Cockpit coffee spillage causes transatlantic flight diversion to Shannon

The flight made an emergency landing in Shannon Aiport this evening. Photo: Press 22
The flight made an emergency landing in Shannon Aiport this evening. Photo: Press 22

A coffee spillage in the cockpit of an airliner flying over the Atlantic Ocean forced the plane to turn back and land in Ireland.

The hot liquid damaged an audio control panel, producing an electrical burning smell and smoke, an accident report revealed.

It created “significant communication difficulty” for the pilots flying the Condor aircraft, the Air Accidents Investigation Branch (AAIB) said.

The incident happened on February 6 and resulted in the Airbus A330 flight from Frankfurt in Germany to Cancun in Mexico being diverted to Shannon.

The smoke stopped and the fumes did not result in injuries to any of the 11 crew or 326 passengers on board.

Diversions typically cost airlines between €11,000 and €89,000 depending on the size of the aircraft and where it diverts to, according to the Civil Aviation Authority.

The report found the 49-year-old captain had put his coffee cup on a tray table – where objects are “vulnerable to being knocked over” – despite Airbus recommending pilots use the cup holders provided.

The AAIB said the small size of cups used by Condor “generally discouraged” use of the holders as it was difficult to grasp them.

Investigators also noted putting a lid on the cup may have reduced the amount of coffee spilled.

Condor responded to the accident by ensuring cup lids are provided on all flights, reminding pilots to be careful with liquids and supplying cups that are an appropriate size for cup holders.- Press Association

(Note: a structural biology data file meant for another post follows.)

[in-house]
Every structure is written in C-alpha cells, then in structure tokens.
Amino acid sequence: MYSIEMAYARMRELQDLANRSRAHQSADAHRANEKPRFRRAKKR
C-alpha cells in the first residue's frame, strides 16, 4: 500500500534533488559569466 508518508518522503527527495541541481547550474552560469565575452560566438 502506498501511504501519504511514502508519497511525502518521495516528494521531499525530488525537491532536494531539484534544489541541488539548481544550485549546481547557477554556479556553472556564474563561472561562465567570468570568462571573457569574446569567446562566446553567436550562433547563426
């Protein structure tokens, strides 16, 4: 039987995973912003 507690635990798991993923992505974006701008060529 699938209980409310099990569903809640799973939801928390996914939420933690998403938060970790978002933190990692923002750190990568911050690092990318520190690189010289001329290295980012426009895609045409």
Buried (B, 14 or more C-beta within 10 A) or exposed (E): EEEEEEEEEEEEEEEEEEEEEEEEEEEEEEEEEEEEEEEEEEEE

More on this topic

Man reported stuck in mud ran off in his underpants as emergency services reached sceneMan reported stuck in mud ran off in his underpants as emergency services reached scene

Brendan Grace's family honours one of his final wishes with addition to Shannon ‘Wall of Fame’Brendan Grace's family honours one of his final wishes with addition to Shannon ‘Wall of Fame’

Flight diverts to Shannon with suspected fire on boardFlight diverts to Shannon with suspected fire on board

US-bound jet forced to return to Shannon with 'low power' engine problemUS-bound jet forced to return to Shannon with 'low power' engine problem


More in this Section

Teenage victim of paedophile ring packed knife to confront sex offender over unwanted advances, court hearsTeenage victim of paedophile ring packed knife to confront sex offender over unwanted advances, court hears

Environmental group wins landmark case over large-scale peat extractionEnvironmental group wins landmark case over large-scale peat extraction

Quinn staff 'demand an end to this reign of terror' following attack on executive Quinn staff 'demand an end to this reign of terror' following attack on executive

Families moving back into their homes after Dublin flats fireFamilies moving back into their homes after Dublin flats fire


Lifestyle

Gráinne Healy only started running regularly a few years ago. She’s already completed 50 parkruns. She tells Rowena Walsh what motivates her.Ageing with Attitude: Parkruns and quiet Friday nights

Against popular wisdom and flying a plane made from bamboo, wire and bike handlebars, a Co Antrim woman blazed a sky trail for aviation and for the independence of women, writes Bette BrowneMagnificent Lilian Bland blazed a trail for independence of women in her plane of bamboo

The epic battle for the bridge at Arnhem, as depicted in the blockbuster 'A Bridge Too Far', saw the Allies aim to end the war by Christmas 1944, but failed as a huge airborne assault force failed to take the last bridge across the Rhine. In an extract from his latest book 'A Bloody Week', Dan Harvey tells the story of one of the hundreds of brave men from Ireland who gave their all to the Allied campaignThe bridge to war: Dan Harvey's new book looks at the Irish who went a bridge too far

Several days ago, the long-awaited sequel to Margaret Atwood’s The Handmaid’s Tale was released.Lindsay Woods: I have always consumed books at a furious pace

More From The Irish Examiner